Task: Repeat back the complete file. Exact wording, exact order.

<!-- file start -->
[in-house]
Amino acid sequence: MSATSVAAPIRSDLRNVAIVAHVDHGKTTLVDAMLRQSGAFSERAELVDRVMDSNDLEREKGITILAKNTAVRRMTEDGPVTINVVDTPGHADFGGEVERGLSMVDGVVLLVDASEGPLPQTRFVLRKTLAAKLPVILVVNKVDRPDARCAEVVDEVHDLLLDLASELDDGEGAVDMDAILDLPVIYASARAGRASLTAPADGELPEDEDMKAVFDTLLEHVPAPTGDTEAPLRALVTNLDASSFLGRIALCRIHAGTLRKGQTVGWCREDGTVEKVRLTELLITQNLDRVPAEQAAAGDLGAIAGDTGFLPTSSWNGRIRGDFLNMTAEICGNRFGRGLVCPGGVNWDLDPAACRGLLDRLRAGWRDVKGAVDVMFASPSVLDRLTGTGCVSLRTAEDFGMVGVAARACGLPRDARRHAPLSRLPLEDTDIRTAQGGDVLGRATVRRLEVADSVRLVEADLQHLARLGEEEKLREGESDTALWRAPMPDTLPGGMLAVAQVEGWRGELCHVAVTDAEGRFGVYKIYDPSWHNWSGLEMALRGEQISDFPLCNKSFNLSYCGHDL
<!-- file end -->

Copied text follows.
[in-house]
Amino acid sequence: MSATSVAAPIRSDLRNVAIVAHVDHGKTTLVDAMLRQSGAFSERAELVDRVMDSNDLEREKGITILAKNTAVRRMTEDGPVTINVVDTPGHADFGGEVERGLSMVDGVVLLVDASEGPLPQTRFVLRKTLAAKLPVILVVNKVDRPDARCAEVVDEVHDLLLDLASELDDGEGAVDMDAILDLPVIYASARAGRASLTAPADGELPEDEDMKAVFDTLLEHVPAPTGDTEAPLRALVTNLDASSFLGRIALCRIHAGTLRKGQTVGWCREDGTVEKVRLTELLITQNLDRVPAEQAAAGDLGAIAGDTGFLPTSSWNGRIRGDFLNMTAEICGNRFGRGLVCPGGVNWDLDPAACRGLLDRLRAGWRDVKGAVDVMFASPSVLDRLTGTGCVSLRTAEDFGMVGVAARACGLPRDARRHAPLSRLPLEDTDIRTAQGGDVLGRATVRRLEVADSVRLVEADLQHLARLGEEEKLREGESDTALWRAPMPDTLPGGMLAVAQVEGWRGELCHVAVTDAEGRFGVYKIYDPSWHNWSGLEMALRGEQISDFPLCNKSFNLSYCGHDL